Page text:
GLASGOW, SCOTLAND – If Scots were offended by Usain Bolt they didn’t show it on Friday as the Jamaican sprint star made his Commonwealth Games debut.
Despite a newspaper claiming that he was disparaging about Glasgow, Bolt’s introduction to a 40,000-plus crowd at Hampden Park was greeted with a roar of cheers.
“I was never worried, I was just looking forward to coming out here and showing the people,” the world’s fastest man said. “I am here to have fun and compete.”
Bolt gave them what they wanted to see, taking the baton off Nickel Ashmeade to anchor Jamaica’s 4×100-meter team to a comfortable win in its heat as the favorite advanced to Saturday’s final in 38.99 seconds.
“It was wonderful, it’s just like the London Olympics — the crowd was great,” the six-time Olympic champion said.
Three days earlier, The Times of London quoted Bolt as saying that he was “not really” having fun in Glasgow, using an expletive and deriding the caliber of the competition featuring former British colonies.
“I would never have used that word,” Bolt said, discussing the story publicly for the first time.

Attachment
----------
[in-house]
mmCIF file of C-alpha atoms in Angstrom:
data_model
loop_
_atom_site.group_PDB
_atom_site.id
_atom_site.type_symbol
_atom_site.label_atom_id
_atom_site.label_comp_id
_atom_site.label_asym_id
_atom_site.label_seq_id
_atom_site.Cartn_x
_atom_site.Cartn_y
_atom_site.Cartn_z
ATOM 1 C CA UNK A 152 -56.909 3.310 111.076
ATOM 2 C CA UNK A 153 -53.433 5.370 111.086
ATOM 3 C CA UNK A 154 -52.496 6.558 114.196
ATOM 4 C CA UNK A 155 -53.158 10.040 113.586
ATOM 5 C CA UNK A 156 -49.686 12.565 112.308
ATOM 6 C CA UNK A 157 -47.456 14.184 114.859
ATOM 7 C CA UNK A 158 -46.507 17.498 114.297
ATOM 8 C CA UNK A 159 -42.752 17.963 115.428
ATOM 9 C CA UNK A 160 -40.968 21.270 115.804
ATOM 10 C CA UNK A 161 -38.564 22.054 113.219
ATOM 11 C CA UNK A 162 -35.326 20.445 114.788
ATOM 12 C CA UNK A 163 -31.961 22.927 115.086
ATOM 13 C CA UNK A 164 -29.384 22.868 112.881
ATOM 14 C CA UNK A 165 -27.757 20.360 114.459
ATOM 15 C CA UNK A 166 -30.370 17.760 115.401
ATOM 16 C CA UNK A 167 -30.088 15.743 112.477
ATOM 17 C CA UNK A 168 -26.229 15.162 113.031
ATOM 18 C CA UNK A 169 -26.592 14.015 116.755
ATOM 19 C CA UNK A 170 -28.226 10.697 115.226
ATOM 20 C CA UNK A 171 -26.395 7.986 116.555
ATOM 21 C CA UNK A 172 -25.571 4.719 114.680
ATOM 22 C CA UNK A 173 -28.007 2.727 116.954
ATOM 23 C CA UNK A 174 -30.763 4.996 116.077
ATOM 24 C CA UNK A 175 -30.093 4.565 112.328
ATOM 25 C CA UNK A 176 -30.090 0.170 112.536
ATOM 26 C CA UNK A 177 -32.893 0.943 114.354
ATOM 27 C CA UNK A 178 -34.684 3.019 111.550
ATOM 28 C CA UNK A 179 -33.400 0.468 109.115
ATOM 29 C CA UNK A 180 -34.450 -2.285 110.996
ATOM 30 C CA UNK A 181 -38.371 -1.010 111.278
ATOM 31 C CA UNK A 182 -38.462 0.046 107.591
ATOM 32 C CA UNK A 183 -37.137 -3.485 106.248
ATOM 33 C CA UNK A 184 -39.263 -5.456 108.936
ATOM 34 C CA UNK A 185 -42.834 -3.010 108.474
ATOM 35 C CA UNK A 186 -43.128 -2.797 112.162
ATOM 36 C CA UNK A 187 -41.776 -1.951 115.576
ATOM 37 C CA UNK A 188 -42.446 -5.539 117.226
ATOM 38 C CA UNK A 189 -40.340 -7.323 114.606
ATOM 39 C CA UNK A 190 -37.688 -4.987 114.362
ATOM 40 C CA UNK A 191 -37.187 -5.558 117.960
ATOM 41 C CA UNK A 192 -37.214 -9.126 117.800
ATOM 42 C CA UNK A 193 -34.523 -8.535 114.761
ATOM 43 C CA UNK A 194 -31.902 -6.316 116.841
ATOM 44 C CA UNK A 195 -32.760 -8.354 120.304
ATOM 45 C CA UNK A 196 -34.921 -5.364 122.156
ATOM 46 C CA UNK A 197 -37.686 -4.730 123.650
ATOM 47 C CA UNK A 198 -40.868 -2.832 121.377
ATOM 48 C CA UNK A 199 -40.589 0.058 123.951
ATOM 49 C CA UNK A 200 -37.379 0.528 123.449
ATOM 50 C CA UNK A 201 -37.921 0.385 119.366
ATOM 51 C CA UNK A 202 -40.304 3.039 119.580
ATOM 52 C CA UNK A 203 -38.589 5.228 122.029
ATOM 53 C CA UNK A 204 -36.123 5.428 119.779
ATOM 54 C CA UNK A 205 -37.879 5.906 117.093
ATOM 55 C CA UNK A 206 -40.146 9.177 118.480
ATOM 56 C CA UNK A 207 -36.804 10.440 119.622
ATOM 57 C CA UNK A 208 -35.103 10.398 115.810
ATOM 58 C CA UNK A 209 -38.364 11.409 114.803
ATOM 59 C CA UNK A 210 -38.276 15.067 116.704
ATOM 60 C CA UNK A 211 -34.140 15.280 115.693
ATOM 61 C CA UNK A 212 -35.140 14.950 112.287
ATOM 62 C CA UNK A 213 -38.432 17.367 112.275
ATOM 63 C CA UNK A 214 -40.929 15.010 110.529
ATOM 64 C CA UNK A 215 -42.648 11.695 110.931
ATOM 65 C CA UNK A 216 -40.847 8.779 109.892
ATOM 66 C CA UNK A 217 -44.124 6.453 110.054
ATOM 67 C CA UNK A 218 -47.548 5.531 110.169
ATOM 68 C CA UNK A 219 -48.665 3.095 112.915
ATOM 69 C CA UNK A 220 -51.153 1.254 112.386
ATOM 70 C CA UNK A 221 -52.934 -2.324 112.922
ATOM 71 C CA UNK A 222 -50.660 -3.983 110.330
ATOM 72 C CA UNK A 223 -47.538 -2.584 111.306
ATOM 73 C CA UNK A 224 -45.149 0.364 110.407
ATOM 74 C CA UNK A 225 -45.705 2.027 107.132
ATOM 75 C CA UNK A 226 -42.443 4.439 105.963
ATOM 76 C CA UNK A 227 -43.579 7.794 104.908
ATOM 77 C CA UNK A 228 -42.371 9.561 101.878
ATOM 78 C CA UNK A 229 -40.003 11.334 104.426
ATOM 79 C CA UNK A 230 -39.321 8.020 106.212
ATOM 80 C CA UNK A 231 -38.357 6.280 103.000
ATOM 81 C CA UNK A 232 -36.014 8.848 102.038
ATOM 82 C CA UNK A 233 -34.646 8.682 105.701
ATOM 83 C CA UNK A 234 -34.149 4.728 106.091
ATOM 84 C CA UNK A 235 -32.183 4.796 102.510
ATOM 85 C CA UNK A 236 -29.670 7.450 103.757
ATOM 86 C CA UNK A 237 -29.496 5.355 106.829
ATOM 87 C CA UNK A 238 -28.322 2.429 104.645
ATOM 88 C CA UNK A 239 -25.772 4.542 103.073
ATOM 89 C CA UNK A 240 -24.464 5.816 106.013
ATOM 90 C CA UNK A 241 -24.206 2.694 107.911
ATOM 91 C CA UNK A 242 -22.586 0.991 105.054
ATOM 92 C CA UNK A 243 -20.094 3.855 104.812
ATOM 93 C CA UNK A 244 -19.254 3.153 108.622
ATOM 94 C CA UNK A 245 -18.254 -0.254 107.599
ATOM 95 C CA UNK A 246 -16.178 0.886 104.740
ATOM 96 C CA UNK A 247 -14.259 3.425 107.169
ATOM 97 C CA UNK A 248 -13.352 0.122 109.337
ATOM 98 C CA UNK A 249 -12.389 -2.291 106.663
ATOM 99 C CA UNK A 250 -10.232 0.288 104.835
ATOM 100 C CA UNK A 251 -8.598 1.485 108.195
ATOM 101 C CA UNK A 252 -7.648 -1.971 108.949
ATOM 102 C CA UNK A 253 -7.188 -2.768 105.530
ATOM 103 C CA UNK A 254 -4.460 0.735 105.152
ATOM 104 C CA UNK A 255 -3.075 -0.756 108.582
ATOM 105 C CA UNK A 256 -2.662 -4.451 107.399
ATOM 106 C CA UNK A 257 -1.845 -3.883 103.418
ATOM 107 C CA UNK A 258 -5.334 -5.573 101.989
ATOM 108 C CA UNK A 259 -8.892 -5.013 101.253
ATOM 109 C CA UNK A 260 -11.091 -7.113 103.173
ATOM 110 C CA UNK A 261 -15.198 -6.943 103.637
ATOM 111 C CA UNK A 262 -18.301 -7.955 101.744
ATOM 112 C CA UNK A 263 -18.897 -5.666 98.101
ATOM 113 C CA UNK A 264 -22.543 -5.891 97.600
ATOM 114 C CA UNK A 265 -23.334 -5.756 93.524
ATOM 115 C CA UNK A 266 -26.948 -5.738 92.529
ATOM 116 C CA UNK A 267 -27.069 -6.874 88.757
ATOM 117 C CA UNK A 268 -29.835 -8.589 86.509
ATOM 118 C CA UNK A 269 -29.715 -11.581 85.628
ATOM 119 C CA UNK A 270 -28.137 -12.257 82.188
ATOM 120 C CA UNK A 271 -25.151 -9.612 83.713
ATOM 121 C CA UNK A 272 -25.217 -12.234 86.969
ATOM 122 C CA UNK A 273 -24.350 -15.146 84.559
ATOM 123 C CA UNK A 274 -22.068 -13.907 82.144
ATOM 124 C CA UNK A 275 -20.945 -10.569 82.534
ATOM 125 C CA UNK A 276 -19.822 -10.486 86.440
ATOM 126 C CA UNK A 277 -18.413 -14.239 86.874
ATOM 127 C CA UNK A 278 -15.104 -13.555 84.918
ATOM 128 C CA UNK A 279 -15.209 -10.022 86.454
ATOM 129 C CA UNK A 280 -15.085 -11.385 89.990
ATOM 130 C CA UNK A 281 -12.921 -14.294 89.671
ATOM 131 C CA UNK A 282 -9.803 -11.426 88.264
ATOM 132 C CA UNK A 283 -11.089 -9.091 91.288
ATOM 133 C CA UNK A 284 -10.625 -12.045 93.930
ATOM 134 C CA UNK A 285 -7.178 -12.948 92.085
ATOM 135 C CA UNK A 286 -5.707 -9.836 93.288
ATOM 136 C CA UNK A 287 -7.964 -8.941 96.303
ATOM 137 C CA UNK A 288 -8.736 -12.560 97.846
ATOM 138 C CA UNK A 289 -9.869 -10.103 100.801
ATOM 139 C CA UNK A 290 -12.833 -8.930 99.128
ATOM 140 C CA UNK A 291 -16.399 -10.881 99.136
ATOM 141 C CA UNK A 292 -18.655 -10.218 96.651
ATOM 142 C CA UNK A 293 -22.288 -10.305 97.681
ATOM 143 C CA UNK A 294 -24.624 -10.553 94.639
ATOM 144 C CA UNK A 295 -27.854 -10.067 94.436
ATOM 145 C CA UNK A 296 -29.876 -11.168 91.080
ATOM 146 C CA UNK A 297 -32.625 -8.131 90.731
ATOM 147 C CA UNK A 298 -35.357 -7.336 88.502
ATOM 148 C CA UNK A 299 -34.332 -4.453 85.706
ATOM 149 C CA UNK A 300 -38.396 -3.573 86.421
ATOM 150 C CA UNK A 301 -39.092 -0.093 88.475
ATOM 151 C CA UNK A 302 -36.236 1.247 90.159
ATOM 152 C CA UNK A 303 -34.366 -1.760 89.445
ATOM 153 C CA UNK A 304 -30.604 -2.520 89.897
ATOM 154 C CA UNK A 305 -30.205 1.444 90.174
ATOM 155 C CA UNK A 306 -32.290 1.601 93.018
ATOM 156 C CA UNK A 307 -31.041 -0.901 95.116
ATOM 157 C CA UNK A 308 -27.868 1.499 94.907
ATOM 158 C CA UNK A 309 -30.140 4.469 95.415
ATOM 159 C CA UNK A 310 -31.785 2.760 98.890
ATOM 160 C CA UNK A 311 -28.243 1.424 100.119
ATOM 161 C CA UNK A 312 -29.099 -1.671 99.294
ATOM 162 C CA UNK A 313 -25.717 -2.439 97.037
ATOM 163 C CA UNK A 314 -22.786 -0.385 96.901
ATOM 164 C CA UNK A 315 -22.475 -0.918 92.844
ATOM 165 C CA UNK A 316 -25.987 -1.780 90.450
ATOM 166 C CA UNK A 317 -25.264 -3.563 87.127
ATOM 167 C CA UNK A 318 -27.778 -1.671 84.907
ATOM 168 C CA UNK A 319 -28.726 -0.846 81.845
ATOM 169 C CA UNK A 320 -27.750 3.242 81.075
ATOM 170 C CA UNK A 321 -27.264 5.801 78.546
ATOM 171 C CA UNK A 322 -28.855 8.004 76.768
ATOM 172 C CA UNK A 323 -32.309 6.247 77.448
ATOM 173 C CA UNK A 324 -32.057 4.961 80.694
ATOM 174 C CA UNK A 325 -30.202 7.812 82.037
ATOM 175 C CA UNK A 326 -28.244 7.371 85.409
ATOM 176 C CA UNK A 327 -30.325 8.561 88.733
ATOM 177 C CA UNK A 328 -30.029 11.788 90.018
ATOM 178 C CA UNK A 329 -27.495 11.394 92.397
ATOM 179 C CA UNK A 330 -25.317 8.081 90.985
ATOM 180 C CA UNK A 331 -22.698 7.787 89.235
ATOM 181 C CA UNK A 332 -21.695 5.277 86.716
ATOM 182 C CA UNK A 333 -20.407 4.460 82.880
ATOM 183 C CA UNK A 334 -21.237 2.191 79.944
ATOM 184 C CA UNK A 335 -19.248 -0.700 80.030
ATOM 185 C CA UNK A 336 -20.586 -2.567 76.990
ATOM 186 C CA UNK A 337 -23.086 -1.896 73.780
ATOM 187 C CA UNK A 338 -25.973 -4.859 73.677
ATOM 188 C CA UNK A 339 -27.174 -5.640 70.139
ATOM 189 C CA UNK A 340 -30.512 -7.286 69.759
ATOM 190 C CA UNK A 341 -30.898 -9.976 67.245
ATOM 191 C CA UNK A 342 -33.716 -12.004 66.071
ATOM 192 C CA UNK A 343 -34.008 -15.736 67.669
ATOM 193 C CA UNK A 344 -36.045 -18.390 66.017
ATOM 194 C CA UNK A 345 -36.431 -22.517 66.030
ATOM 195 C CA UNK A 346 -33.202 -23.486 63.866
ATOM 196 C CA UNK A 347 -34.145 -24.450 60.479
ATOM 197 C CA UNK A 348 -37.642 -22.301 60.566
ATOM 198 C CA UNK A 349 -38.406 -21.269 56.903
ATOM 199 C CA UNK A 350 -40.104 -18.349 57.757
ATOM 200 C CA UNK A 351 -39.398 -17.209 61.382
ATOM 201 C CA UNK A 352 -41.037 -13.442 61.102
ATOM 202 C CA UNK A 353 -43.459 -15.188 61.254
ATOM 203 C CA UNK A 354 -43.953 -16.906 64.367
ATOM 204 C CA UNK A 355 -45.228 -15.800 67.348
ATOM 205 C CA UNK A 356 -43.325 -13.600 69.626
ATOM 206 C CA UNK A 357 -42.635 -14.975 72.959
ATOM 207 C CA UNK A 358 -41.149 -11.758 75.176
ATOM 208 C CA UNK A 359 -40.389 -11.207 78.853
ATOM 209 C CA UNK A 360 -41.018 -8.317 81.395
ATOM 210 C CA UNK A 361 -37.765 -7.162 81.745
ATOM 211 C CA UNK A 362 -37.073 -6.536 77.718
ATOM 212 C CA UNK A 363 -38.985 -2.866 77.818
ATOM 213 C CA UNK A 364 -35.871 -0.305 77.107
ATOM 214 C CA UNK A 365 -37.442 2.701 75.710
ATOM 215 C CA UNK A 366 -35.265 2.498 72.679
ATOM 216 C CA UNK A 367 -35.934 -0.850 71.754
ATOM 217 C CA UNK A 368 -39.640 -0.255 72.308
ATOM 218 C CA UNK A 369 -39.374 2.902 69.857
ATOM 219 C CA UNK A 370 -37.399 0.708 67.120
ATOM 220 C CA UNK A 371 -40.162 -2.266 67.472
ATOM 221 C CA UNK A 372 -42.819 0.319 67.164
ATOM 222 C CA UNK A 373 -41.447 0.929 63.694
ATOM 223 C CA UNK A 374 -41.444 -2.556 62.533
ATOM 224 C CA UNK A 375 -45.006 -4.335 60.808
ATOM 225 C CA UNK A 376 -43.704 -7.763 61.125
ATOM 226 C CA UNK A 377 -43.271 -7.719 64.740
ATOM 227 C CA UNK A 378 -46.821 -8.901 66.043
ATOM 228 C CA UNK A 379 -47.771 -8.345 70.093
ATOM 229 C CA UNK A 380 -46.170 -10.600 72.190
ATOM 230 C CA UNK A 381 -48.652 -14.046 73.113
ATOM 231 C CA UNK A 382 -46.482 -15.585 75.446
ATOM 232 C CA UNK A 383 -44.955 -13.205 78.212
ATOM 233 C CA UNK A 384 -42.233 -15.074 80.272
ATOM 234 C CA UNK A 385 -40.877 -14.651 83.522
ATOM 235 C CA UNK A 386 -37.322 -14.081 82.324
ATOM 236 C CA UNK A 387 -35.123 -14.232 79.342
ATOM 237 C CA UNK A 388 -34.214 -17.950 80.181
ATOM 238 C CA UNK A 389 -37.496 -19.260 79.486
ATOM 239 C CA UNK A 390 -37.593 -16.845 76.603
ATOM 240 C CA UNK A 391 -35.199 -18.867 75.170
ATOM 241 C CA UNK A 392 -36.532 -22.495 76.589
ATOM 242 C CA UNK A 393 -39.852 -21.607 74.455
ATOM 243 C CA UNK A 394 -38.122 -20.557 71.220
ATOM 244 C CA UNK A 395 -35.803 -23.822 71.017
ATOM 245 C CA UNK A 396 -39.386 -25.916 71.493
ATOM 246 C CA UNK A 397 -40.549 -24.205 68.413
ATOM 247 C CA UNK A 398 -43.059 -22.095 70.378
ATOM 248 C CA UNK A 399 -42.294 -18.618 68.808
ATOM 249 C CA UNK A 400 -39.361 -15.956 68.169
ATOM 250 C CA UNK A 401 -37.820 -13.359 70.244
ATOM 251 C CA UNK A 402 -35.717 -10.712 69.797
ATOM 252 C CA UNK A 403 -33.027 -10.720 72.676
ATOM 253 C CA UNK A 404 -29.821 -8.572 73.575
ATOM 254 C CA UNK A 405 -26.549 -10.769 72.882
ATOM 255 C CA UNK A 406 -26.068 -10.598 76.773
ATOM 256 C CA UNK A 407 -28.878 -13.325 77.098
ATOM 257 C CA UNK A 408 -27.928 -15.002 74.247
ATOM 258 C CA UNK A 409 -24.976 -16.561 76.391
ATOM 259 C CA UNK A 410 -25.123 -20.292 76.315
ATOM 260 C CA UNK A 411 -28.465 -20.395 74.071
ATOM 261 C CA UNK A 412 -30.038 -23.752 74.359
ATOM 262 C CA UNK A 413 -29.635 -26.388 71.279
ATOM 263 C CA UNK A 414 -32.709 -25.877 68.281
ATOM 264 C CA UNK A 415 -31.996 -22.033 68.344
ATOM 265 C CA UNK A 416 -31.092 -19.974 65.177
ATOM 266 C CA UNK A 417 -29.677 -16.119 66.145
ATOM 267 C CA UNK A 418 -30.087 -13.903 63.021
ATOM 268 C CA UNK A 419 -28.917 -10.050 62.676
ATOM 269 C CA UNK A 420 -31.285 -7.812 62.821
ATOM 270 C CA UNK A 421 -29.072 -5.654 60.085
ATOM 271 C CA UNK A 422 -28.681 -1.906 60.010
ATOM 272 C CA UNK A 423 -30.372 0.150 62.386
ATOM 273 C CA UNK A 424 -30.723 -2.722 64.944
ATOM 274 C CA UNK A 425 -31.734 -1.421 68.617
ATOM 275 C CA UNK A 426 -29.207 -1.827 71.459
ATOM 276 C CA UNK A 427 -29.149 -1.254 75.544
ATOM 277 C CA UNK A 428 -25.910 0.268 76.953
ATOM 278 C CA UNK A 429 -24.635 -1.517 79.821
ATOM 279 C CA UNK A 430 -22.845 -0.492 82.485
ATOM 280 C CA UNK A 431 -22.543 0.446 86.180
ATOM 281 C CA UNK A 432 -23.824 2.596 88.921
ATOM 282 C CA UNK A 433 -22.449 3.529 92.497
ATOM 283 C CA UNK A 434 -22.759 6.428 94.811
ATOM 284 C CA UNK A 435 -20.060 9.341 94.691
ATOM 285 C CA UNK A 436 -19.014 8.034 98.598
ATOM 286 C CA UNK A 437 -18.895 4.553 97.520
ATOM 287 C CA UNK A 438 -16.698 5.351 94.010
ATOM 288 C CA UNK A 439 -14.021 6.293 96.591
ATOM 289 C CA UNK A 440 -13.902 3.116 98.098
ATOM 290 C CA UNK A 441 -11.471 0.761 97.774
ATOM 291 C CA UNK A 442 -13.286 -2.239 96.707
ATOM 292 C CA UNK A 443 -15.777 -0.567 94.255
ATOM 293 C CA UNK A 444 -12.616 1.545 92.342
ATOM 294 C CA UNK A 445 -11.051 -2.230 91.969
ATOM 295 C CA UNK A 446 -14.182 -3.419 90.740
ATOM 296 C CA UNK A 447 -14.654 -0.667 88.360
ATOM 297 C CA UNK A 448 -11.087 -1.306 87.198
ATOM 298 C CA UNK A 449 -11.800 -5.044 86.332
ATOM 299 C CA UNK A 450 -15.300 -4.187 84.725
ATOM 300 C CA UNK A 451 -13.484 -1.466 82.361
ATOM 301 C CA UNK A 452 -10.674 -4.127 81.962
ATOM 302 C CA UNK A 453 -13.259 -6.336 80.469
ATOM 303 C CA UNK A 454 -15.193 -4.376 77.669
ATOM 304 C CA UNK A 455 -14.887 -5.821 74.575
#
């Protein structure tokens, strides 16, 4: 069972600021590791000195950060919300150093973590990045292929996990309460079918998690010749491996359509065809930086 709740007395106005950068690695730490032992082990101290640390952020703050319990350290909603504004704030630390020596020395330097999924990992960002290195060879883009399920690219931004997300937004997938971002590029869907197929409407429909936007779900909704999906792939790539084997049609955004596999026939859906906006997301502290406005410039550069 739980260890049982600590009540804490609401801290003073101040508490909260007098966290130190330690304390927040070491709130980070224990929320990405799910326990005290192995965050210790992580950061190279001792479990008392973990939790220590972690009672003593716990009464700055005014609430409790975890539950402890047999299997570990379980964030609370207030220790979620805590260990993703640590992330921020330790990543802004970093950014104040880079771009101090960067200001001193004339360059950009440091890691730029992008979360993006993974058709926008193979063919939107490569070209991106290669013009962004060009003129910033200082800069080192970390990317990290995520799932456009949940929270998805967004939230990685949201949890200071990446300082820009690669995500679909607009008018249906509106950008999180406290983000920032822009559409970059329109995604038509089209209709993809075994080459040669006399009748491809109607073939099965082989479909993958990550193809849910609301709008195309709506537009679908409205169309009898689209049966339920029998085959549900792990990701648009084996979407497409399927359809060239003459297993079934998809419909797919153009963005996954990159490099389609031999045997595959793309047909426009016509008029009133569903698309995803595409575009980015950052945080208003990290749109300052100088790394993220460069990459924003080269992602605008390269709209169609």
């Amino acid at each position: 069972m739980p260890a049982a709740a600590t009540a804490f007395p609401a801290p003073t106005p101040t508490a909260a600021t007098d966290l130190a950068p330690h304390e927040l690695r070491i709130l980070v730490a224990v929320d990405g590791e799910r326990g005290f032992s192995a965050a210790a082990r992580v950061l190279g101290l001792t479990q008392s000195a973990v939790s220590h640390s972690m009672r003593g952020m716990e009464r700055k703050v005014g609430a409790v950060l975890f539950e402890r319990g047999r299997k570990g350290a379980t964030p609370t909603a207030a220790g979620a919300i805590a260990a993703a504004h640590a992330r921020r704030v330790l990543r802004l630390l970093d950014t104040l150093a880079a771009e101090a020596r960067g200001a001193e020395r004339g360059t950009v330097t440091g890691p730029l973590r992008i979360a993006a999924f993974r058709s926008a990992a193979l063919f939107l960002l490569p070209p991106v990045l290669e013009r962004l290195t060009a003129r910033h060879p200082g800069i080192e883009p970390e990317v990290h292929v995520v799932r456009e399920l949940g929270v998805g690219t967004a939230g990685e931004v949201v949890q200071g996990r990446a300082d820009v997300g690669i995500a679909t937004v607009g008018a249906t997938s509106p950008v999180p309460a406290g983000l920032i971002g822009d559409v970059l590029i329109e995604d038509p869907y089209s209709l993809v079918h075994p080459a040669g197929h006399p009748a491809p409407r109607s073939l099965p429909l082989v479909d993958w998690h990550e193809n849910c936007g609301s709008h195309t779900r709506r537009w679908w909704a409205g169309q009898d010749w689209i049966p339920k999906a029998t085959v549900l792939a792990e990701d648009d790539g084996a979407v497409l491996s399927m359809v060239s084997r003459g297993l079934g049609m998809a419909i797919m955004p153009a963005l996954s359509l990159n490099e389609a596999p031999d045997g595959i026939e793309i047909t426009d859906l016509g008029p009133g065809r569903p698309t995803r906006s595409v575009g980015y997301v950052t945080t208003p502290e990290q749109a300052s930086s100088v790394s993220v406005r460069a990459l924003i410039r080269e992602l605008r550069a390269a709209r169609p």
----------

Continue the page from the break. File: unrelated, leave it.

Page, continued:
While acknowledging that he spoke to the journalist, Bolt disputed the most eye-catching comments attributed to him, insisting he is enjoying the Scottish experience.
“The people have been fun and I’ve had some great laughs,” Bolt said.
Most importantly, Bolt successfully negotiated his first track action of the year after being sidelined with a left foot injury that prevented him from competing in the individual sprints.
“Injury-wise everything was good, otherwise I just felt sluggish,” the 27-year-old Bolt said. “I know it’s going to take me time to get into my rhythm.”
So what does the Jamaican make of the Scottish culture?
“For me, it’s different,” he laughed. “Everybody was trying to get me to wear a kilt. But it’s been fun. It’s been wonderful.”
Bolt has chosen to compete in just the relay event at Glasgow 2014 and is hopeful of adding a first Commonwealth medal to his burgeoning collection.
“I need a gold, so it’s very important for me,” he said.
Earlier, another Olympic champion, Australian Sally Pearson, stormed to victory in the defense of her 100 hurdles title in a time of 12.67 seconds, ahead of England’s Tiffany Porter and Canadian Angela Whyte.
Kenya secured a 1-2-3 in the men’s 3000 steeplechase with Jonathan Ndiku winning in a Games record time of eight minutes 10.44 seconds ahead of Jairus Birech and Ezekiel Kemboi Cheboi.
Their compatriot Eunice Sum followed with another gold by romping to victory in the women’s 800 final.
A thrilling finish to the men’s 10,000 saw Uganda’s Moses Kipsiro narrowly retain the title he won in Delhi, while Steven Lewis won pole vault gold for England.